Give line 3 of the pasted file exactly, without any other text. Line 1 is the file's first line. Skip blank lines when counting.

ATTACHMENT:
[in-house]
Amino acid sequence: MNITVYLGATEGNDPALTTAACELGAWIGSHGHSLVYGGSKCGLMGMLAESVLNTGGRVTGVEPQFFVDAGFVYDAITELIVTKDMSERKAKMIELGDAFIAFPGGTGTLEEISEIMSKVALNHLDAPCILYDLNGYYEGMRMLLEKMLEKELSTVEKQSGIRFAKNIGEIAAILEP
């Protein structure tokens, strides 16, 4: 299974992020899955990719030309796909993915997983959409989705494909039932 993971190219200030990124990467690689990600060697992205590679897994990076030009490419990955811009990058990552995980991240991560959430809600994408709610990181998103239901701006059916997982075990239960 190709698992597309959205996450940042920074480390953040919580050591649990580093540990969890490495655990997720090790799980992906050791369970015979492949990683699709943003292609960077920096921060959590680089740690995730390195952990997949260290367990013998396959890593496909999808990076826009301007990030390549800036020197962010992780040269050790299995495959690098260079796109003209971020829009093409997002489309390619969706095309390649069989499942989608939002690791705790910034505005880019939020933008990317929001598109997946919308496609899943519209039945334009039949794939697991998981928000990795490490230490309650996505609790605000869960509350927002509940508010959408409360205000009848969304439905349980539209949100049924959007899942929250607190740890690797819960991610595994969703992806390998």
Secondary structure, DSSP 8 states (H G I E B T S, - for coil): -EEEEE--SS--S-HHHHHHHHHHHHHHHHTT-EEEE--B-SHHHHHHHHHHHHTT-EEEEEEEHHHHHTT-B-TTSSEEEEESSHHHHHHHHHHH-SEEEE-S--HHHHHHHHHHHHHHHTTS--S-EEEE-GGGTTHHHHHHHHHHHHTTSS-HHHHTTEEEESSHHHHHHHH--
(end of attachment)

């Protein structure tokens, strides 16, 4: 299974992020899955990719030309796909993915997983959409989705494909039932 993971190219200030990124990467690689990600060697992205590679897994990076030009490419990955811009990058990552995980991240991560959430809600994408709610990181998103239901701006059916997982075990239960 190709698992597309959205996450940042920074480390953040919580050591649990580093540990969890490495655990997720090790799980992906050791369970015979492949990683699709943003292609960077920096921060959590680089740690995730390195952990997949260290367990013998396959890593496909999808990076826009301007990030390549800036020197962010992780040269050790299995495959690098260079796109003209971020829009093409997002489309390619969706095309390649069989499942989608939002690791705790910034505005880019939020933008990317929001598109997946919308496609899943519209039945334009039949794939697991998981928000990795490490230490309650996505609790605000869960509350927002509940508010959408409360205000009848969304439905349980539209949100049924959007899942929250607190740890690797819960991610595994969703992806390998």